In the early 1900s, a U.S. industrialist named Henry Kaiser was making money left and right and amassing an incredible amount of success and wealth while also securing a reputation as being relatively friendly to workers and labor interests. One quote attributed to him is the comment, “when you’re work speaks for itself, don’t interrupt.”
It’s true that interrupting isn’t polite and generally isn’t a good idea. However, it is a serious mistake for women in the workplace to assume that their hard work will speak for itself. It won’t. In most workplaces, it is important to make sure that your efforts are being acknowledged, framed in the context of how what you’ve done helps the business, and documented.
Of course, selling yourself and your accomplishments to your employer can seem awkward, self-aggrandizing, pushy or tone-deaf. There are better and worse ways to do it. A few tips for non-offensive promotion include:
All of these steps do require more time than simply mentioning to your boss about the new sale you just landed, the angry client you calmed down, the record you set for serving the most number of tables in a shift, or the project you completed under budget. However, that extra time can significantly increase your employer’s willingness to pay attention to what it is you’ve accomplished and likelihood of rewarding you for that hard work. And that, after all, is the whole point.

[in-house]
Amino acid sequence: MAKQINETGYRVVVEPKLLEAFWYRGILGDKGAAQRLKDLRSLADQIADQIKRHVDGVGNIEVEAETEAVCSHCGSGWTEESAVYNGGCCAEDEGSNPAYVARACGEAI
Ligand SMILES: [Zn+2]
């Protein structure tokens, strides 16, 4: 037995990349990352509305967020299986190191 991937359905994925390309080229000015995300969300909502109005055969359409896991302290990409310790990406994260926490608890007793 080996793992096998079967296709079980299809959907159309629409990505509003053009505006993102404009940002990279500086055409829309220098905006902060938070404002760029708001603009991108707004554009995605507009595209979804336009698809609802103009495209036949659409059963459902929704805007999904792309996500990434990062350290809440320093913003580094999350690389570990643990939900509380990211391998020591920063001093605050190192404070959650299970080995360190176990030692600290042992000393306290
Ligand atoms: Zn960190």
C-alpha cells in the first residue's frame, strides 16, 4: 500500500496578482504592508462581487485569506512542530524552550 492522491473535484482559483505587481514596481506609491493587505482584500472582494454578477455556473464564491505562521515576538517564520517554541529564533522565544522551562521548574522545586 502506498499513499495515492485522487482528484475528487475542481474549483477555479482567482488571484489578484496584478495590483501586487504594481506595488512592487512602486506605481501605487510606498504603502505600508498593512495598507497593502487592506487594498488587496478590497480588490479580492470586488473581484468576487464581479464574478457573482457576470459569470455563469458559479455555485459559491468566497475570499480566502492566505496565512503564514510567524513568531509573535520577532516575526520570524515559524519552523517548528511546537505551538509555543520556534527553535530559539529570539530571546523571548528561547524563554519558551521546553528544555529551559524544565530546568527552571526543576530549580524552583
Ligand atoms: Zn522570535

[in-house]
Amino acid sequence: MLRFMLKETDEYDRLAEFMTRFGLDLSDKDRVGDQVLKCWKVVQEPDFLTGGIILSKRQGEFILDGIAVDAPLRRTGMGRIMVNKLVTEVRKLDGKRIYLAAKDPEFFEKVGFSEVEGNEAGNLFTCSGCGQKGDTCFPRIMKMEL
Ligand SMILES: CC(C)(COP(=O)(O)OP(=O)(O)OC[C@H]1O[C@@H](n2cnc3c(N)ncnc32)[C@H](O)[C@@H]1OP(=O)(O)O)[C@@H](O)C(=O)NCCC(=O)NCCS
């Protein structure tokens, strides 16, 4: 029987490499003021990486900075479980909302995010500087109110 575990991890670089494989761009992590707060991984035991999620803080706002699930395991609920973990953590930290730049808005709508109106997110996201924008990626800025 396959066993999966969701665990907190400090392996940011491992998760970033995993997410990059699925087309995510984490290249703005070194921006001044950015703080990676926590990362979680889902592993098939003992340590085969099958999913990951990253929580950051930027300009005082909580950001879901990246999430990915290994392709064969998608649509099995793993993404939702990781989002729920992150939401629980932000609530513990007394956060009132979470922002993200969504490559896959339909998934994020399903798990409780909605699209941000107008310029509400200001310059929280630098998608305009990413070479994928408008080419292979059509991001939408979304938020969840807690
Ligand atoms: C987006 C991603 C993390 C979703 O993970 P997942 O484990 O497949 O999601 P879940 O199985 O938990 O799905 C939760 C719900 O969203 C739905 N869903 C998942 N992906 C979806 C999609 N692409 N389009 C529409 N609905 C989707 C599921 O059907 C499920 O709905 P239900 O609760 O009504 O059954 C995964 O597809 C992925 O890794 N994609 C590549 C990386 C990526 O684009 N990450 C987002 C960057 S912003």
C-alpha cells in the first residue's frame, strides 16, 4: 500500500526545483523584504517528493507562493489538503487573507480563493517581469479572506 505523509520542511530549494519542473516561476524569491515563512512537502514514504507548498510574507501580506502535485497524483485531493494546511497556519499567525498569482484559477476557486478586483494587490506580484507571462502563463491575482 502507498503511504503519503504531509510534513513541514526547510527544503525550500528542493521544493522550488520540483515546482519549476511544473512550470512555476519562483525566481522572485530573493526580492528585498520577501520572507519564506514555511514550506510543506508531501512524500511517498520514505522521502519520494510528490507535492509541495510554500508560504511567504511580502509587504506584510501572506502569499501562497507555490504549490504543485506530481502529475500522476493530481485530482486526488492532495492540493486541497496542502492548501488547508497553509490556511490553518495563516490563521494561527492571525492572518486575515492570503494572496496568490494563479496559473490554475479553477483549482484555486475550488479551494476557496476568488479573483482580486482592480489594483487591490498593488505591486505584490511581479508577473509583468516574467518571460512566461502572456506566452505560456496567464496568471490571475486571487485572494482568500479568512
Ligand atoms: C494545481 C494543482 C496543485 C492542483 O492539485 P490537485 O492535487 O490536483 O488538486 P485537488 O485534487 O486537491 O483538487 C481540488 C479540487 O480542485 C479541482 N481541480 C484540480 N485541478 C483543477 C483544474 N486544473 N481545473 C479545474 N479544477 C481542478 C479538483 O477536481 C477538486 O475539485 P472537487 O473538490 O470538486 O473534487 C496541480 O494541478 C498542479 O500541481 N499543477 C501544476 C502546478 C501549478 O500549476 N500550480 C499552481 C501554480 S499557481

* Lady Lawyer Lessons is a monthly column where Kate K shares tips she wishes her clients knew before they came to her (or any other lawyer) for help or advice. As always, this is not intended to constitute legal advice or to create an attorney client relationship. Instead, these are just some of Kate’s “rules of the employment road” that are often a good idea but may not apply in a particular situation.
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